Your journey begins in Golden, where you can enjoy a day exploring a delightful historic town. You have the option to drive Clear Creek Canyon while you are in the area. From there, you’ll be headed to Georgetown and Silver Plume, which both started as mining camps, one for managers and the other for the miners. At the end of that visit, it’s time to drive the Guanella Pass Byway.
Building the Georgetown Loop Railroad that will power you through a forested gorge and lots of mining history was considered an engineering marvel of its time. As soon as Georgetown became the “Silver Queen of Colorado,” news of a strike in Leadville spread. Industrialist Jay Gould wanted to be the first in Colorado to each Leadville, but the 6% grade was too steep. His chief engineer devised a system of curves and bridges that reduced the grade to 3%. Today, an excursion on the line offers postcard-worthy shots of the mountains.
The Hotel de Paris is a must see – and one with a great story. Louis Dupuy was born in France in 1844. He enrolled in seminary at age 15, but ran away to Paris, where he squandered an inheritance. He moved to London and then to New York at the age of 22. He enlisted in the Army, traveled to Wyoming and deserted. He went to work for the Rocky Mountain News as a roving reporter for the mining camps, and then decided to become a miner. In 1873, he was injured in a blast while pushing a coworker out of harm’s way. When the injuries ended his career as a miner, the people of Georgetown took up a collection to help him start a new business. He purchased a bakery and transformed it into the Hotel De Paris in 1875. Since that time, the hotel has hosted thousands of travelers and now sits as a tribute to the hard work and diligence of this French-American entrepreneur. By the early 1890’s the original building was unrecognizable; it had tripled in size, contained numerous rooms, a large restaurant, a sizeable kitchen, and apartments for Louis himself. It also had indoor plumbing and electric lighting. Dinners were served in the dining room on Haviland china from Limoges, France, with elegant linens and imported glassware. The menu included steaks from cattle raised on Louis’ ranch in North Park and delicacies such as oysters, and anchovies in olive oil imported from France. Today it is a museum.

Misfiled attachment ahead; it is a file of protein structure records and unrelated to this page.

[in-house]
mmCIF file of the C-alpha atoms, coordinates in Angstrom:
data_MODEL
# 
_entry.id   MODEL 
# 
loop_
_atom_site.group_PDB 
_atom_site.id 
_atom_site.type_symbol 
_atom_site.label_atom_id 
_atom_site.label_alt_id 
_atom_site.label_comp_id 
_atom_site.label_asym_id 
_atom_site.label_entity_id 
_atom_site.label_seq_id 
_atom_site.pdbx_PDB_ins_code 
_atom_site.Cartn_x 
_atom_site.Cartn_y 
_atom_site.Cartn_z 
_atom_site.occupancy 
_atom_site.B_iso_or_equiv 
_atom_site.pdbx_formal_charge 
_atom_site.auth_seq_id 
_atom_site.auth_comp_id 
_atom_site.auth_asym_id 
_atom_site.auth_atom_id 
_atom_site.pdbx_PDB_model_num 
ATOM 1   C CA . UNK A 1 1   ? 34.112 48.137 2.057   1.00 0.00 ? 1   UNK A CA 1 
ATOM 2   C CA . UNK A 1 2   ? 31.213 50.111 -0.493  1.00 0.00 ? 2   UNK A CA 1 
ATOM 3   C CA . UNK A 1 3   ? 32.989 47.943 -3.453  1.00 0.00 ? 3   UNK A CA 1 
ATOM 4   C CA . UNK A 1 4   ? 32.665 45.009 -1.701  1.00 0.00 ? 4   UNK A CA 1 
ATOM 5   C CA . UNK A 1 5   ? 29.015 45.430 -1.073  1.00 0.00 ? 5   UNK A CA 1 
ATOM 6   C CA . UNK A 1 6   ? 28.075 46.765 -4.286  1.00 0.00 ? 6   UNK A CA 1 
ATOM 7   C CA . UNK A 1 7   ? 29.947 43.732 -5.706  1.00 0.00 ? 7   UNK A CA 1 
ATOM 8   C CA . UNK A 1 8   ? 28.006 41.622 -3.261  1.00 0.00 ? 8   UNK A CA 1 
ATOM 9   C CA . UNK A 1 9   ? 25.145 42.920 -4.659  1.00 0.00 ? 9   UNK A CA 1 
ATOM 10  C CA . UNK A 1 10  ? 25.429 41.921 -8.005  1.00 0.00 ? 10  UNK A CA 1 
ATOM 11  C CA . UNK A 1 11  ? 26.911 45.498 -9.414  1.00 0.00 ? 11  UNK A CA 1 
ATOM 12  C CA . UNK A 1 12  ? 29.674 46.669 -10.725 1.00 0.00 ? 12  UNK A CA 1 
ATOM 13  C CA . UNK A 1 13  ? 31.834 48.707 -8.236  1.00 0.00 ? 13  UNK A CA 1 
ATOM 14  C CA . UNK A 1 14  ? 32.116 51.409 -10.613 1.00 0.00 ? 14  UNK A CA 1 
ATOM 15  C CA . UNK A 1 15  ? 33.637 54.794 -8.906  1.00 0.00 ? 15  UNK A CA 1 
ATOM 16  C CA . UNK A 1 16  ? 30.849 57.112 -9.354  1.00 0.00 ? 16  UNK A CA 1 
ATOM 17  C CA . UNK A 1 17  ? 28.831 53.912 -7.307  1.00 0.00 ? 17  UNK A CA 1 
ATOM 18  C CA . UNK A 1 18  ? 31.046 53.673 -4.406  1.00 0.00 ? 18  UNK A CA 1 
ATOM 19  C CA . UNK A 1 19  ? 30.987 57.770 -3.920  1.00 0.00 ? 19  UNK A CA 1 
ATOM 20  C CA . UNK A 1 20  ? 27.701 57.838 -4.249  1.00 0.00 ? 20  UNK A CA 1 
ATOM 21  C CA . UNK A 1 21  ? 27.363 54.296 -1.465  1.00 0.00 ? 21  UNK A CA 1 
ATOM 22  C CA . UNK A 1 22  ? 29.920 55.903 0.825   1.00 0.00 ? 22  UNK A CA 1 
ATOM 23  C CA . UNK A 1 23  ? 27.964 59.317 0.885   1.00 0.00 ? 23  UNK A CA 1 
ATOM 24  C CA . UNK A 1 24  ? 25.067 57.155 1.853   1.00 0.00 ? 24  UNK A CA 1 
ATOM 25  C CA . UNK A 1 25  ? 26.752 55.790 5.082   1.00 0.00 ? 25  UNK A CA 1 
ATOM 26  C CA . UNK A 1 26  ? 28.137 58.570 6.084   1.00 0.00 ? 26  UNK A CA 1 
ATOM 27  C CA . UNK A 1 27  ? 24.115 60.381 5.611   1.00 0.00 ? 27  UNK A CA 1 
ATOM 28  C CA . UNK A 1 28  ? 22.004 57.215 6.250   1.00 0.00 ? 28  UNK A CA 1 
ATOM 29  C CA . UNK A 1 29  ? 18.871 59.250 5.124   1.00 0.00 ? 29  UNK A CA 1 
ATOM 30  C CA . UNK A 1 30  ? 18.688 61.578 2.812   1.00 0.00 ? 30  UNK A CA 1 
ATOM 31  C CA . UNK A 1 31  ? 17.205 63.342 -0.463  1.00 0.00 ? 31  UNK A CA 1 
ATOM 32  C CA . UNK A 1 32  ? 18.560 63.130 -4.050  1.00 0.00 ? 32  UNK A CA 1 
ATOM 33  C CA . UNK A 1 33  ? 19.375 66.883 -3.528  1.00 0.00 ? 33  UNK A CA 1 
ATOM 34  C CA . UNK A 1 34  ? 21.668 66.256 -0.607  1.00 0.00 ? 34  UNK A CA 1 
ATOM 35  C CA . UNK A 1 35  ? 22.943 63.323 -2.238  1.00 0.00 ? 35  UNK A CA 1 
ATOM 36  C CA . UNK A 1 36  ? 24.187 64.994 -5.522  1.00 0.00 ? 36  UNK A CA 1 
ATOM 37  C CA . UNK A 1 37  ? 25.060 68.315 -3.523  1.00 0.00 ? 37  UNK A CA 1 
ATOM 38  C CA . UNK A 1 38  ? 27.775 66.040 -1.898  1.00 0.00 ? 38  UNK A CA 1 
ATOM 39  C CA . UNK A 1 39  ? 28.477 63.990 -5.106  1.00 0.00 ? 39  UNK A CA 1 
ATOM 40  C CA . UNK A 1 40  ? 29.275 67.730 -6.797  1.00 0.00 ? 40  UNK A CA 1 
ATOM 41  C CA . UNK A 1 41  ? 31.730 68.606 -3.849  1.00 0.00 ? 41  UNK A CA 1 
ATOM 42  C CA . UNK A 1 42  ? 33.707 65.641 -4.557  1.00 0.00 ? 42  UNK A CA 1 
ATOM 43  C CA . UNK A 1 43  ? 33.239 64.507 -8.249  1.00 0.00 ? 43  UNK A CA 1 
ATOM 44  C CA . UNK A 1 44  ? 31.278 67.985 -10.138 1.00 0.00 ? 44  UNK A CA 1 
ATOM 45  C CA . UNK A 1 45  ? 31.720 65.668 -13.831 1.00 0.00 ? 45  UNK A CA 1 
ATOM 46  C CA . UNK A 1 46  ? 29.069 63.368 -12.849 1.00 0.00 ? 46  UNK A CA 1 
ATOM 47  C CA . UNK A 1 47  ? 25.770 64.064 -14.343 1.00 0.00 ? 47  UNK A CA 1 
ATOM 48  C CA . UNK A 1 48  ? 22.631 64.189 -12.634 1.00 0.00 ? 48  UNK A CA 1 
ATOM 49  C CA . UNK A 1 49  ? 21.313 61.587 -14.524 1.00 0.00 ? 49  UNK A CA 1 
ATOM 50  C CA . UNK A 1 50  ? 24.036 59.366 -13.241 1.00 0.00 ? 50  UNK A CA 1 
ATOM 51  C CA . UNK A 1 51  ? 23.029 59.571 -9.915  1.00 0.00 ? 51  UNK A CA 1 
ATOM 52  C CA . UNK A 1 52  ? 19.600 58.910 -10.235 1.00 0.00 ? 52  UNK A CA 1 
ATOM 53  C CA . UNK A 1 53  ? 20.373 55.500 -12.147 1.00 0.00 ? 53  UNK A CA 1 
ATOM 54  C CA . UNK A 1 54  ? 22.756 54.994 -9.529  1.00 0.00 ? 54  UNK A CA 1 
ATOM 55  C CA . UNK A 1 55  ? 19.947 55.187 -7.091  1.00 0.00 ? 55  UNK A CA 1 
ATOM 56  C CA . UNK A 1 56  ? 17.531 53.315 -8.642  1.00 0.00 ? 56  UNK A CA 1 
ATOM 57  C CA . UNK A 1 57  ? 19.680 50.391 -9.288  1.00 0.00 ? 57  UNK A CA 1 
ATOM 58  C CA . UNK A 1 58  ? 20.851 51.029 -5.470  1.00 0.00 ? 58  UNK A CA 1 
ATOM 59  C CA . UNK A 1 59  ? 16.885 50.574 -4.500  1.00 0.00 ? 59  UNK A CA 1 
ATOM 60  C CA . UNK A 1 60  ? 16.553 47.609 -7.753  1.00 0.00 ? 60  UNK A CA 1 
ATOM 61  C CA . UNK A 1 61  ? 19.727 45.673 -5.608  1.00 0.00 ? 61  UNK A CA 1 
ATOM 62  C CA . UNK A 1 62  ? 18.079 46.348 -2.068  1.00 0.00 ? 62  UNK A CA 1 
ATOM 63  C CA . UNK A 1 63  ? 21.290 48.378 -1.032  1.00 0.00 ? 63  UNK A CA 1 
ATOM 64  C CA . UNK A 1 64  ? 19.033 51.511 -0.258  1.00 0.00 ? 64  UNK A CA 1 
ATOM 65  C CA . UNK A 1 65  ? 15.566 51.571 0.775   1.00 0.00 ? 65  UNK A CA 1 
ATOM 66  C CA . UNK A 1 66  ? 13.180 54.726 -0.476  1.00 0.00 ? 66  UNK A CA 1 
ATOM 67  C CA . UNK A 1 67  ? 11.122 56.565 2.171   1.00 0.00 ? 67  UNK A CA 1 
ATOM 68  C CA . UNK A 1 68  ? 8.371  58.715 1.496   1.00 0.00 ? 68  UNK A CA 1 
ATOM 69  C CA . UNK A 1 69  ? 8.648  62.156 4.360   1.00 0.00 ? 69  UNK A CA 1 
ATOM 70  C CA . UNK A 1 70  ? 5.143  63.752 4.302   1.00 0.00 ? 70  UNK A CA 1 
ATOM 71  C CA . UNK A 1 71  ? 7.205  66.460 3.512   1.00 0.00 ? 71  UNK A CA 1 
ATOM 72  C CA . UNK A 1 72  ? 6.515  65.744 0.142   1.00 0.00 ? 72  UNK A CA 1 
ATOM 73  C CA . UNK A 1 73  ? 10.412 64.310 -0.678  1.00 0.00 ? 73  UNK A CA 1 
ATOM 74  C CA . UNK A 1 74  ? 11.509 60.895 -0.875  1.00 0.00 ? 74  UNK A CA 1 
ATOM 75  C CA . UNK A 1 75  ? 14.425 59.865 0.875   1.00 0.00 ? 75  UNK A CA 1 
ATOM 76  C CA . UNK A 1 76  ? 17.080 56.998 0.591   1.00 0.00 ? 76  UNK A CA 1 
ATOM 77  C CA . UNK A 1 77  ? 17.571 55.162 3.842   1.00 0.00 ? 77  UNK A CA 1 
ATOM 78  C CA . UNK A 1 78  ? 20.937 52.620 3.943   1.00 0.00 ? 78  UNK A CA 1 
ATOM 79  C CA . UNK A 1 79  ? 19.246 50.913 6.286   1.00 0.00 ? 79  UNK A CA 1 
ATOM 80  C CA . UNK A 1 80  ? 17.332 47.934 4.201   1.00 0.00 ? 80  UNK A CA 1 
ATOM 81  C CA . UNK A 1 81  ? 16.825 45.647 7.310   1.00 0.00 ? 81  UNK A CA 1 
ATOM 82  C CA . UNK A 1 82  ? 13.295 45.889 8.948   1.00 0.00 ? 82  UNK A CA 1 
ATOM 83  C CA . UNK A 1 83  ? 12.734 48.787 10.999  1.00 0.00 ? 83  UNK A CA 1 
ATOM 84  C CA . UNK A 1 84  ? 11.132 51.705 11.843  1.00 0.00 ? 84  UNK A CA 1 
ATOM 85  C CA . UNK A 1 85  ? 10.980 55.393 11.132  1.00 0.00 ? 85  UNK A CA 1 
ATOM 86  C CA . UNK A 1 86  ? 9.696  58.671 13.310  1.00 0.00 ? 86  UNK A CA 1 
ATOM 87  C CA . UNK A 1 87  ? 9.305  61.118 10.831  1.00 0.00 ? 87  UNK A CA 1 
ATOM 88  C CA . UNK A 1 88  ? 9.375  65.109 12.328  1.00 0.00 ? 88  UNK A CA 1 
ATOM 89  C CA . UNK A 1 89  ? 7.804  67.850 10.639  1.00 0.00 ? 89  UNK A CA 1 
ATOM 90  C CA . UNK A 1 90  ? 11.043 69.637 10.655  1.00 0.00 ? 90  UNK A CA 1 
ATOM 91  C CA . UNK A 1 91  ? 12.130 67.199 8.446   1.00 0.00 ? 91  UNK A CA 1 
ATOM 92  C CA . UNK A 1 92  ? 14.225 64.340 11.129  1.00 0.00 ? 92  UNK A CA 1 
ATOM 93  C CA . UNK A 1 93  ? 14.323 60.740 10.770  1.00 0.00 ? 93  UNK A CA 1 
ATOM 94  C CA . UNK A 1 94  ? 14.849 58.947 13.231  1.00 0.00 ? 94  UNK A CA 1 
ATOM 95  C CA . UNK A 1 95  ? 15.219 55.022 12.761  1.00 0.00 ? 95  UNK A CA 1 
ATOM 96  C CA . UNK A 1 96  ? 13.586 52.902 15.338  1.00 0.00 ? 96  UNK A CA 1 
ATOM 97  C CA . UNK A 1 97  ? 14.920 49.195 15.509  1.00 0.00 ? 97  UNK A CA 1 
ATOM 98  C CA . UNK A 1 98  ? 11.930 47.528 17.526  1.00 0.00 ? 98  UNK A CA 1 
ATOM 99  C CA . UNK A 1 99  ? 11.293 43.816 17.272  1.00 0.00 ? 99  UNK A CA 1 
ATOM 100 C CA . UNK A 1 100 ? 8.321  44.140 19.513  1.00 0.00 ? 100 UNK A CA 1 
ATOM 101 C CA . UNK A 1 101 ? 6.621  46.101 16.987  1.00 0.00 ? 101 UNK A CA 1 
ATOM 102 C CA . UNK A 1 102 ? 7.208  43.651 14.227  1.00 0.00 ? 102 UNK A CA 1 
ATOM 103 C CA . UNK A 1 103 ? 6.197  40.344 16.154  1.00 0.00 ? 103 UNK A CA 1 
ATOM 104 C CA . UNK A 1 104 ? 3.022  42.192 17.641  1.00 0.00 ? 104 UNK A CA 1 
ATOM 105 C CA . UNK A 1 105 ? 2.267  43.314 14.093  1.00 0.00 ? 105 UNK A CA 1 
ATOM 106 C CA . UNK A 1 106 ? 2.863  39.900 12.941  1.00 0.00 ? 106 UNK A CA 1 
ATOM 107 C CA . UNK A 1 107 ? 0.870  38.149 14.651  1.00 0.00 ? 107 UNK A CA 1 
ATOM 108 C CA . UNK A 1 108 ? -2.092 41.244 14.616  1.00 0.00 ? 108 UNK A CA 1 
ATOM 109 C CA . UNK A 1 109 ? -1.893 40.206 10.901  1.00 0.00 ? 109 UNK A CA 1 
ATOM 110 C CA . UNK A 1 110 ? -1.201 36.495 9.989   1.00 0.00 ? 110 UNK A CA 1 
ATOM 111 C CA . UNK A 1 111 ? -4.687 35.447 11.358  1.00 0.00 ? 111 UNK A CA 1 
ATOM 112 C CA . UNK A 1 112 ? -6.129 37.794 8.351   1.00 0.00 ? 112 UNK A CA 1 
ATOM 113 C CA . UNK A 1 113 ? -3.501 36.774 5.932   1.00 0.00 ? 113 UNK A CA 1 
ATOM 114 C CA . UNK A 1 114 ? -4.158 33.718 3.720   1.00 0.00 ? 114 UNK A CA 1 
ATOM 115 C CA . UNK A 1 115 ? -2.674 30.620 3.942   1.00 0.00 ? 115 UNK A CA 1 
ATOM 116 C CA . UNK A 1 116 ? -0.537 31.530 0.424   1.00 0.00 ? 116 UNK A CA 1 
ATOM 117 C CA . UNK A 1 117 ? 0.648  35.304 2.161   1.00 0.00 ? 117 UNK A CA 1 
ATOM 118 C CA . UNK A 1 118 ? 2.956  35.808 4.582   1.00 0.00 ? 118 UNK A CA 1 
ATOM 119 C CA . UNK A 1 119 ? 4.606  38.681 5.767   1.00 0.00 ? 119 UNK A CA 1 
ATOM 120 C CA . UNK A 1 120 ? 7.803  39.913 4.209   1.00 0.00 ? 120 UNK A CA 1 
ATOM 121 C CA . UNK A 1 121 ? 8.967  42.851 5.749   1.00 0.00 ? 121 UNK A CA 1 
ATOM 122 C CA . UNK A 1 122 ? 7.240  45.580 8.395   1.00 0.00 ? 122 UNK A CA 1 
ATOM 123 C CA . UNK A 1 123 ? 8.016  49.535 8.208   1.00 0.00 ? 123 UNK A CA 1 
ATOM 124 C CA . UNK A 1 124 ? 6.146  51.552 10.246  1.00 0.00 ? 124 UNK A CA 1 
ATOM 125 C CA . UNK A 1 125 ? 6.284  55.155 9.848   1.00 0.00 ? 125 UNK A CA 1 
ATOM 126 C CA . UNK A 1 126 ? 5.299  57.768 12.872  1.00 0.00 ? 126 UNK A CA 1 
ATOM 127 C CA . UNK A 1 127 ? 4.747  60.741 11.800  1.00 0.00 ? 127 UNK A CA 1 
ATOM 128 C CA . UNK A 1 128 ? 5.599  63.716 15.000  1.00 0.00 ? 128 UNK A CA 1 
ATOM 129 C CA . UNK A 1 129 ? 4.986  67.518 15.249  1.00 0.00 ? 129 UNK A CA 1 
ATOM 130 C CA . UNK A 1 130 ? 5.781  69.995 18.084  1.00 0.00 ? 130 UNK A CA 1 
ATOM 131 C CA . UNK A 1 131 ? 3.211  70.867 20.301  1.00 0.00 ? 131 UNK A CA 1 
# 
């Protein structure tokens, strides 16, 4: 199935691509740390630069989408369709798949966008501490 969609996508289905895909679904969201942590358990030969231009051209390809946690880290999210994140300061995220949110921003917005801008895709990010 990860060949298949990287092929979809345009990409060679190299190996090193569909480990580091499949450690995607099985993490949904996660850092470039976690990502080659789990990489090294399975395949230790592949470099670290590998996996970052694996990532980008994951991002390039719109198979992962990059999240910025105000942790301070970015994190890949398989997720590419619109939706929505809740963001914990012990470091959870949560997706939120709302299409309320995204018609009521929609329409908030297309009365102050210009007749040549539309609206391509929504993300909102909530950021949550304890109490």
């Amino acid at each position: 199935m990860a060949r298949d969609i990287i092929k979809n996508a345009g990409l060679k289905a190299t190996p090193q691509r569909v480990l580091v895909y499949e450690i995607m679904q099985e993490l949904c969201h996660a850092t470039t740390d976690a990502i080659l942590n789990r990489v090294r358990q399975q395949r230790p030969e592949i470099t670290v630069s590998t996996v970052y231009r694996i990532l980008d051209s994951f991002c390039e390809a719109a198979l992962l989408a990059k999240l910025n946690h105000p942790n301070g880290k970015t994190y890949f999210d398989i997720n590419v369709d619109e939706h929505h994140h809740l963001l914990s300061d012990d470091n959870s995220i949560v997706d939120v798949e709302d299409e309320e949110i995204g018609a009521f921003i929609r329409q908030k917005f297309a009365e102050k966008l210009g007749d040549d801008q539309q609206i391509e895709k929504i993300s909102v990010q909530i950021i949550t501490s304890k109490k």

The museum in Silver Plume is not in a historic house, it is in the 1894 Romanesque brick schoolhouse that served the community until 1959. Ore carts and other mining artifacts on display highlight the town’s rich mining history. Exhibits include an old fire truck, furniture, and clothing from the early 20th-century, an antique dentist chair and manual washing machine, plus a 1920 schoolroom with original textbooks, personal chalkboards, and wooden desks.
So near to Georgetown that they are basically one town, Silver Plume was the location of workers housing, while Georgetown was the center of the district where wealth was concentrated. The homes are much less impressive than in Georgetown and most of the mines were nearby. Fortune hunters and miners who came from several European countries made the mining town a multi-cultural and multi-lingual town. Today, you can tour Silver Plume to discover the contrast from its near neighbor.
The Hamill House is the centerpiece of Georgetown’s historic district. Built in 1867, it was sold to William Hamill, a very successful mine operator in 1874. He added a dining room, solarium, and kitchen, later adding a magnificent conservatory. Hamill departed during the crash of 1893 and by 1914, the house was used for dairy cows. After the new owner the Bank of Georgetown went bust, the property until it was purchased to open it as a museum. Today, it is a meticulously preserved example of late-1800s residential living, offering an extraordinary opportunity to see the architectural styles, furnishings and landscaping techniques of the day.